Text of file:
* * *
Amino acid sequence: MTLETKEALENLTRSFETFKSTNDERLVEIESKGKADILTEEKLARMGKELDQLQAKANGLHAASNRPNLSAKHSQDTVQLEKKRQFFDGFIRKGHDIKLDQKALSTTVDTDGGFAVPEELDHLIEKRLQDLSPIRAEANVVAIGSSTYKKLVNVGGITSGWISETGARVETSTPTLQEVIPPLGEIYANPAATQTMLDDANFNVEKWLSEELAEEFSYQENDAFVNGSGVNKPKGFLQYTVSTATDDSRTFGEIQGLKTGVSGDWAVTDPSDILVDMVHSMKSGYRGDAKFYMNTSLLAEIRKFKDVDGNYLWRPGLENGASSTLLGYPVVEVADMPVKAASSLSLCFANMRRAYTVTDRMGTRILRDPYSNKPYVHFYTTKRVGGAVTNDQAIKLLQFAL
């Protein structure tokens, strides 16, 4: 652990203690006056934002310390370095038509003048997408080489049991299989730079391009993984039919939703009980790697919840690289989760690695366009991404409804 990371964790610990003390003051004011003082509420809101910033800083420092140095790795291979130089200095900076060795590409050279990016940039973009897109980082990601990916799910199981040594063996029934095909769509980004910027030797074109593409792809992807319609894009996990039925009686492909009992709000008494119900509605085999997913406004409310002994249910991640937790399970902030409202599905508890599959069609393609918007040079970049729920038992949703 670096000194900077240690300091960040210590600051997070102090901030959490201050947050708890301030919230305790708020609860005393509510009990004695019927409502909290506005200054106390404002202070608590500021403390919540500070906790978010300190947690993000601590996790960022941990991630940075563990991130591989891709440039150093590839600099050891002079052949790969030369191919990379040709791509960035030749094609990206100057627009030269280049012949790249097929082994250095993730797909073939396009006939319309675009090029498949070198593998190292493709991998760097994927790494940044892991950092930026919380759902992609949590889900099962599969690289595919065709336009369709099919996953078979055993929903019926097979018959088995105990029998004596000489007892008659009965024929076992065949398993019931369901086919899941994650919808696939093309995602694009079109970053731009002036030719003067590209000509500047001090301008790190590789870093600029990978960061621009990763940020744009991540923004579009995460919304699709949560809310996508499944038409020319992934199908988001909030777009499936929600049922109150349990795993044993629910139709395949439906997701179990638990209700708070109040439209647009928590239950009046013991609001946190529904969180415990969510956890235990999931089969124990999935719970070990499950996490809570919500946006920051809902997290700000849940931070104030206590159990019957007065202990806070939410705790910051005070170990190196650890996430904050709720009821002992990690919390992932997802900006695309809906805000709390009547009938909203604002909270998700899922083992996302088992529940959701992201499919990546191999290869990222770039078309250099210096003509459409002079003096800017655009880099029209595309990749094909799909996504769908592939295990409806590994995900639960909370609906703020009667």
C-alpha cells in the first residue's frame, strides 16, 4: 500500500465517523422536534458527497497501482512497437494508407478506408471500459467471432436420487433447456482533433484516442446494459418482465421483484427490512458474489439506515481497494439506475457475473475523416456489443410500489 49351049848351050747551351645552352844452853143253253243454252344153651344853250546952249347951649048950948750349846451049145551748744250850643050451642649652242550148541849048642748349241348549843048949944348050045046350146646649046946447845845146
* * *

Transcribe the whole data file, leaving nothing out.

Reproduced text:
Amino acid sequence: MTLETKEALENLTRSFETFKSTNDERLVEIESKGKADILTEEKLARMGKELDQLQAKANGLHAASNRPNLSAKHSQDTVQLEKKRQFFDGFIRKGHDIKLDQKALSTTVDTDGGFAVPEELDHLIEKRLQDLSPIRAEANVVAIGSSTYKKLVNVGGITSGWISETGARVETSTPTLQEVIPPLGEIYANPAATQTMLDDANFNVEKWLSEELAEEFSYQENDAFVNGSGVNKPKGFLQYTVSTATDDSRTFGEIQGLKTGVSGDWAVTDPSDILVDMVHSMKSGYRGDAKFYMNTSLLAEIRKFKDVDGNYLWRPGLENGASSTLLGYPVVEVADMPVKAASSLSLCFANMRRAYTVTDRMGTRILRDPYSNKPYVHFYTTKRVGGAVTNDQAIKLLQFAL
């Protein structure tokens, strides 16, 4: 652990203690006056934002310390370095038509003048997408080489049991299989730079391009993984039919939703009980790697919840690289989760690695366009991404409804 990371964790610990003390003051004011003082509420809101910033800083420092140095790795291979130089200095900076060795590409050279990016940039973009897109980082990601990916799910199981040594063996029934095909769509980004910027030797074109593409792809992807319609894009996990039925009686492909009992709000008494119900509605085999997913406004409310002994249910991640937790399970902030409202599905508890599959069609393609918007040079970049729920038992949703 670096000194900077240690300091960040210590600051997070102090901030959490201050947050708890301030919230305790708020609860005393509510009990004695019927409502909290506005200054106390404002202070608590500021403390919540500070906790978010300190947690993000601590996790960022941990991630940075563990991130591989891709440039150093590839600099050891002079052949790969030369191919990379040709791509960035030749094609990206100057627009030269280049012949790249097929082994250095993730797909073939396009006939319309675009090029498949070198593998190292493709991998760097994927790494940044892991950092930026919380759902992609949590889900099962599969690289595919065709336009369709099919996953078979055993929903019926097979018959088995105990029998004596000489007892008659009965024929076992065949398993019931369901086919899941994650919808696939093309995602694009079109970053731009002036030719003067590209000509500047001090301008790190590789870093600029990978960061621009990763940020744009991540923004579009995460919304699709949560809310996508499944038409020319992934199908988001909030777009499936929600049922109150349990795993044993629910139709395949439906997701179990638990209700708070109040439209647009928590239950009046013991609001946190529904969180415990969510956890235990999931089969124990999935719970070990499950996490809570919500946006920051809902997290700000849940931070104030206590159990019957007065202990806070939410705790910051005070170990190196650890996430904050709720009821002992990690919390992932997802900006695309809906805000709390009547009938909203604002909270998700899922083992996302088992529940959701992201499919990546191999290869990222770039078309250099210096003509459409002079003096800017655009880099029209595309990749094909799909996504769908592939295990409806590994995900639960909370609906703020009667």
C-alpha cells in the first residue's frame, strides 16, 4: 500500500465517523422536534458527497497501482512497437494508407478506408471500459467471432436420487433447456482533433484516442446494459418482465421483484427490512458474489439506515481497494439506475457475473475523416456489443410500489 49351049848351050747551351645552352844452853143253253243454252344153651344853250546952249347951649048950948750349846451049145551748744250850643050451642649652242550148541849048642748349241348549843048949944348050045046350146646649046946447845845146